Project Ability is proud to present Strange quarks, an exhibition of paintings by Simon McAuley.
McAuley has worked with Project Ability in our Connect and ReConnect workshops since 2010. Very soon after his arrival in our studios, Simon was invited to be our Artist in Residence, and he has been an active and inspiring member of Project Ability ever since, both as an artist and volunteer.
The abstract paintings on exhibition clearly have an investigative root and above all else they appear to be about paint, and the manipulation of paint on a surface. Simon has a methodical approach to his practice, taking time to research and experiment thoroughly with each physical technique. Coming from a photographic background and discovering painting through photography, he relates the ideas of composition and the placement of objects in a landscape directly back to the compositions he creates with his paintings. Although pragmatic in his techniques and processes, in his most recent paintings McAuley leaves time at the end of his painting sessions to chance, mark making with paint, taking an ‘educated guess’ at what may work and following through regardless of the outcome. Once the work is finished he can decide if it is successful or not. There is no fear of making unsuccessful paintings, as this gives way to successful work, and knowing and studying the difference between the two is an important aspect to Simon’s working process.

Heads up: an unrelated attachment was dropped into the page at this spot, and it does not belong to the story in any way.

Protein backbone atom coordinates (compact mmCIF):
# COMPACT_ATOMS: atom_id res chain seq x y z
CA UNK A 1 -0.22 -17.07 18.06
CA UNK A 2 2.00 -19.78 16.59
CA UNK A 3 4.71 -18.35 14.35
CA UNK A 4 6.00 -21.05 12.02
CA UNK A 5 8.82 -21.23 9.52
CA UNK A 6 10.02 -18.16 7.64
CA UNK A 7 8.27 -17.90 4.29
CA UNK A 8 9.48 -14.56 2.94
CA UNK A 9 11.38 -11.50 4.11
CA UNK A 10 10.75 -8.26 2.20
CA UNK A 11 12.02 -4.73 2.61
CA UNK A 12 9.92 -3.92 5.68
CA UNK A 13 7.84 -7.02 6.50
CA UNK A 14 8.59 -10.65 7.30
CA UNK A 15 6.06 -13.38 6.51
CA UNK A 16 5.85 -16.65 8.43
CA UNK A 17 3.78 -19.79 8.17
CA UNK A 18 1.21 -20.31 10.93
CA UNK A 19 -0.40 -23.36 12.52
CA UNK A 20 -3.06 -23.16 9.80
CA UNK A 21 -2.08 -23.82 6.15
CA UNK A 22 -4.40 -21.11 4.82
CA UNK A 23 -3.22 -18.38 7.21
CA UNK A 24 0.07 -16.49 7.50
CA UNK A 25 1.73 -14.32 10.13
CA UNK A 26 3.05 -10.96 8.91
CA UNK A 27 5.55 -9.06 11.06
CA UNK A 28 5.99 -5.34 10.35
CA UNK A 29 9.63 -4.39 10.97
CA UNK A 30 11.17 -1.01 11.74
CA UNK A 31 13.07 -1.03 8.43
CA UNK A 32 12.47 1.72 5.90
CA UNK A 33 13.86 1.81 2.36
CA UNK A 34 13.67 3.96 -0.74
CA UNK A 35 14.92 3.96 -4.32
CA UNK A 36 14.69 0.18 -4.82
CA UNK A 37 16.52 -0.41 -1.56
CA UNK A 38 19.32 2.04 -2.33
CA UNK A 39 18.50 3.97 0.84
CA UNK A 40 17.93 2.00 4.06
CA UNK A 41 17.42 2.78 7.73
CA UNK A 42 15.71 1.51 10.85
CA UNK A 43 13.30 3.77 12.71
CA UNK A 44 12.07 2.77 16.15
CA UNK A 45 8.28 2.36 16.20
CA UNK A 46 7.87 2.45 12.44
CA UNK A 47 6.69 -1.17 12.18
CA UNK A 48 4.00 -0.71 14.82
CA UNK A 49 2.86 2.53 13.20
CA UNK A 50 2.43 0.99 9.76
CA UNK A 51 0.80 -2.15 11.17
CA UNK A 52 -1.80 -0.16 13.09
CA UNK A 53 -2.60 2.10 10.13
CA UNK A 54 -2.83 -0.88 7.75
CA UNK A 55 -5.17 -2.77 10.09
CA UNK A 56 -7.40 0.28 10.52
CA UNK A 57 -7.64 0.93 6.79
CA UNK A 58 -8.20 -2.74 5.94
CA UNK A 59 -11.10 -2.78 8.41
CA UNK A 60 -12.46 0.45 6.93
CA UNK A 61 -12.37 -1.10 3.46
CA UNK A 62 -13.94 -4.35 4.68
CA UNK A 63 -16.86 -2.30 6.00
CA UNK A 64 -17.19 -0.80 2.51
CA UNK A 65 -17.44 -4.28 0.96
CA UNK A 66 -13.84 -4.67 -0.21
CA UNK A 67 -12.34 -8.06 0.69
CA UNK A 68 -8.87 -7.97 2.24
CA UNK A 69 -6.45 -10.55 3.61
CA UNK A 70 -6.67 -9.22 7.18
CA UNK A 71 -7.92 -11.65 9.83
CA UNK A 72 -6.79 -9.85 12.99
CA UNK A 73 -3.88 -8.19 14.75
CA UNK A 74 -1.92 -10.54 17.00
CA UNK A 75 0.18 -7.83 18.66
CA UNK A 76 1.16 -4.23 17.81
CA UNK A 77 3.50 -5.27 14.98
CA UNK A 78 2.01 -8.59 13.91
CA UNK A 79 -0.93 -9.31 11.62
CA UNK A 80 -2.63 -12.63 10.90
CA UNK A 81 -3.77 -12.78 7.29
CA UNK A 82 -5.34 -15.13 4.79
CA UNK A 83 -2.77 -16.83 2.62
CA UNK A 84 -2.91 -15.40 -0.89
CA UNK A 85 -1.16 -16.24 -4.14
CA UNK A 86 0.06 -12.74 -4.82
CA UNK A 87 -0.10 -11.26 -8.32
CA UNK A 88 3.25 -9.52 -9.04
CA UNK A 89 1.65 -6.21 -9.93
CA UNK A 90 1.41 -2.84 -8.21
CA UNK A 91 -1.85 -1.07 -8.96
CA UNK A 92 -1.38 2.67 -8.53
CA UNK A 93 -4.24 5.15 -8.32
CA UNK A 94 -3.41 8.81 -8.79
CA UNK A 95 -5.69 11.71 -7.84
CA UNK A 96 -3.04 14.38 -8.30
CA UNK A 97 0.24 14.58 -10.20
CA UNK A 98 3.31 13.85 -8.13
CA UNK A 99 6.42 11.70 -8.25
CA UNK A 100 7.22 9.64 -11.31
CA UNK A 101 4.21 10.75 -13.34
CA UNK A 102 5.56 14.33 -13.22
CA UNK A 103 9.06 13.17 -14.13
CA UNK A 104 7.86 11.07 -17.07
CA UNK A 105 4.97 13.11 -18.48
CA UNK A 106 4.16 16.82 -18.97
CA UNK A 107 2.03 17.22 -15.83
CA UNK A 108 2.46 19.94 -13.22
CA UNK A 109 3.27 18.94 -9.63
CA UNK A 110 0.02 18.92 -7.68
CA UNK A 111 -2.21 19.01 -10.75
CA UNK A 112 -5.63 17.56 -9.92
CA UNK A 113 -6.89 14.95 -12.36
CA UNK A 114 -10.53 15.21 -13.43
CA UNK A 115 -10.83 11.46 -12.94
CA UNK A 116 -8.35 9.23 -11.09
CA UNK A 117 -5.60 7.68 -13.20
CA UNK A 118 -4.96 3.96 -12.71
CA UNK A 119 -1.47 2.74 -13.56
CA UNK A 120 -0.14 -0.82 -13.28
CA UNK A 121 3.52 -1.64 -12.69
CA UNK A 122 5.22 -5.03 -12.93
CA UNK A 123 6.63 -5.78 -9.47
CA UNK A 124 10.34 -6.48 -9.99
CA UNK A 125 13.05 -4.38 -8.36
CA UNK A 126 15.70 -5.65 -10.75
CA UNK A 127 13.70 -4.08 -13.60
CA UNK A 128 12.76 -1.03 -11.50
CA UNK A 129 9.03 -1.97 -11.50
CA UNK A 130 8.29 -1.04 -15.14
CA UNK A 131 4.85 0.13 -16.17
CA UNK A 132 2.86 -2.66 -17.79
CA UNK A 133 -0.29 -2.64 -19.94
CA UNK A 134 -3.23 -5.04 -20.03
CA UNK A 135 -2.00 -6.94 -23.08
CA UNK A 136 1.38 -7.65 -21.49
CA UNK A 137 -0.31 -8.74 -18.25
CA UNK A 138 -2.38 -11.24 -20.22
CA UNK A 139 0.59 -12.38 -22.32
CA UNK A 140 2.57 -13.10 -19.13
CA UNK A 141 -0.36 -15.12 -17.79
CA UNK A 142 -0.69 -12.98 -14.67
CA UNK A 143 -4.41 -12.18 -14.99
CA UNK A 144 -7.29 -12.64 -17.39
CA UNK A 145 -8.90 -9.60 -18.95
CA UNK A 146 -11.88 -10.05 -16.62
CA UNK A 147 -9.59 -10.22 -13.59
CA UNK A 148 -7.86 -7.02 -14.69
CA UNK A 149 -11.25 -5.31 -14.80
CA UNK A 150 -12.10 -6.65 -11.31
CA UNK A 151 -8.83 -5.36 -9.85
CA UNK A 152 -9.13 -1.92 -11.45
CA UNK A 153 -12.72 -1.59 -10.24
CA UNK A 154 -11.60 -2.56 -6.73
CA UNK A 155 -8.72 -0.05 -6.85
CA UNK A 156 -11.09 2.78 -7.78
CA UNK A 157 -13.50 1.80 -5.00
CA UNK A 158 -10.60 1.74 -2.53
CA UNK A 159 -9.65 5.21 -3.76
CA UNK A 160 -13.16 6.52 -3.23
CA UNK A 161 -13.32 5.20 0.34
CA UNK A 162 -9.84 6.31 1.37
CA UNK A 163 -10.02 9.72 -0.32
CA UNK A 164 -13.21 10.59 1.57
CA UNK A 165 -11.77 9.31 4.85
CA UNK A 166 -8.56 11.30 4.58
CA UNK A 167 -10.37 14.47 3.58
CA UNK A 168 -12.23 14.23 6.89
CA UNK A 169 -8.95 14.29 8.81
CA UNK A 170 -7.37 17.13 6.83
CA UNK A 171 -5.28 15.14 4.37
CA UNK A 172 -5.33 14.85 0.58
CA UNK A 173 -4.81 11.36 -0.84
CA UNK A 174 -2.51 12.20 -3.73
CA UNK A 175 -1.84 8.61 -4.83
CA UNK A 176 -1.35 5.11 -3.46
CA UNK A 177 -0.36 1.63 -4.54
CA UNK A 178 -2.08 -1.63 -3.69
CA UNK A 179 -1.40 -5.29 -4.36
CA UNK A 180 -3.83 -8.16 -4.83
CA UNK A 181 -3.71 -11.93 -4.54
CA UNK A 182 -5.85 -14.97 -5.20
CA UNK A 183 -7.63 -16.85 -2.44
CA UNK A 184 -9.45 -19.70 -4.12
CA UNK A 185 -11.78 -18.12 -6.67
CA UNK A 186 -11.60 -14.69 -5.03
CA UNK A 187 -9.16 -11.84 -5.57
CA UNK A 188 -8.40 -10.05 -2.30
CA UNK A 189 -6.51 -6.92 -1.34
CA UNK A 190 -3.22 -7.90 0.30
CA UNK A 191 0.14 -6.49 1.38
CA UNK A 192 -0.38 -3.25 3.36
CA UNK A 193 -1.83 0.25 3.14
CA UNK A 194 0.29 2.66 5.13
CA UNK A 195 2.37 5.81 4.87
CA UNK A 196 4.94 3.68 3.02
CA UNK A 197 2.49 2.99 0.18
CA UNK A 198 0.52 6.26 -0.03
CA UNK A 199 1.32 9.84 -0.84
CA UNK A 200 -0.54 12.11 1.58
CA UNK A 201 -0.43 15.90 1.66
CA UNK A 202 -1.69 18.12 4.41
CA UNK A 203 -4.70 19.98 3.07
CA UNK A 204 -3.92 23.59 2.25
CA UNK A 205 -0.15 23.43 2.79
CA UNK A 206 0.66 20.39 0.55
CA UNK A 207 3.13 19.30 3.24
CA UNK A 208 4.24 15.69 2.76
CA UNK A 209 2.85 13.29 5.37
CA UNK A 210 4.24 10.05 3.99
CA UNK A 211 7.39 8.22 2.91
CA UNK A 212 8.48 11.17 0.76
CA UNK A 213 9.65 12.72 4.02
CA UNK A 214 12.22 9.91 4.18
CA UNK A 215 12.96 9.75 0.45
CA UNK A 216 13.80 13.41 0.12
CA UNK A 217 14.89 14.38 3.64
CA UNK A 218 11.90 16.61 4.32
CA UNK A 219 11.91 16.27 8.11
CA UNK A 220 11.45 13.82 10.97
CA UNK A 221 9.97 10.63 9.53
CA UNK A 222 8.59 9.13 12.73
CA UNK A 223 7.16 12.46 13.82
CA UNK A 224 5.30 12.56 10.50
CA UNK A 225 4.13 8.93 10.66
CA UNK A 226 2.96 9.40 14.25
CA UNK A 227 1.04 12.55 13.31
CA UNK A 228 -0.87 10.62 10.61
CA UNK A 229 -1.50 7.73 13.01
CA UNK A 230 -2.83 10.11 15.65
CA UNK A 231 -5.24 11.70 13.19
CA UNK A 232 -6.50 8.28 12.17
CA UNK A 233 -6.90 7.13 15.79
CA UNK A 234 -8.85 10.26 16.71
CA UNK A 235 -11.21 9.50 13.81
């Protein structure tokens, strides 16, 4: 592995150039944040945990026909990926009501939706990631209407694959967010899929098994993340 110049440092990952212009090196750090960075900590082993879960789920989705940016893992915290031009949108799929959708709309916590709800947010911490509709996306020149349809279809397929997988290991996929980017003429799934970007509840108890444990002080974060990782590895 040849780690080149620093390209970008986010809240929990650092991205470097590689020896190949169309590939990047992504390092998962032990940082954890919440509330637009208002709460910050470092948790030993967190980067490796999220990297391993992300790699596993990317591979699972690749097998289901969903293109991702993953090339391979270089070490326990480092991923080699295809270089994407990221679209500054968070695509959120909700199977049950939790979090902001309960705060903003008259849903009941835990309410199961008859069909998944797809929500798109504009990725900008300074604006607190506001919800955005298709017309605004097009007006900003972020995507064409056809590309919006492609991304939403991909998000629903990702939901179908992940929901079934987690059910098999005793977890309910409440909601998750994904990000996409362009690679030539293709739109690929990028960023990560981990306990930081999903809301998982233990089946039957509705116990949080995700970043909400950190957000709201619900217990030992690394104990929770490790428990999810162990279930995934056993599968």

"My painting practice absorbs some ideas from my photographic work. The two media differ and are often squashed together. I think that photography is better compared to literature, (in the broadest sense) than to painting. I like this idea as it leaves painting lacking with an insubstantial material leftover. For me this reduces paint and finds itself within my practice as something to elaborate into a basic form. Often via something random or unplanned.
There is some planning and process to what I do. Often I am left with paint at the end of a session. I use this paint to experiment and engage with the material in the absence of any critical or conceptual rigour. This end of session work is often the time I fully practice painting. These residual workings have seen a recent change in what I consider as successful. Some of this recent work still uses the idea of depth, space, gesture and abstraction although with new, uneasy orientation. They reference painters who I thought of as having no influence on my practice, yet are emerging now."
Simon’s refinement of the painting process through his own individual aesthetic and conceptual critique continually gives way to new and engaging work, and this exhibition showcases his most recent explorations.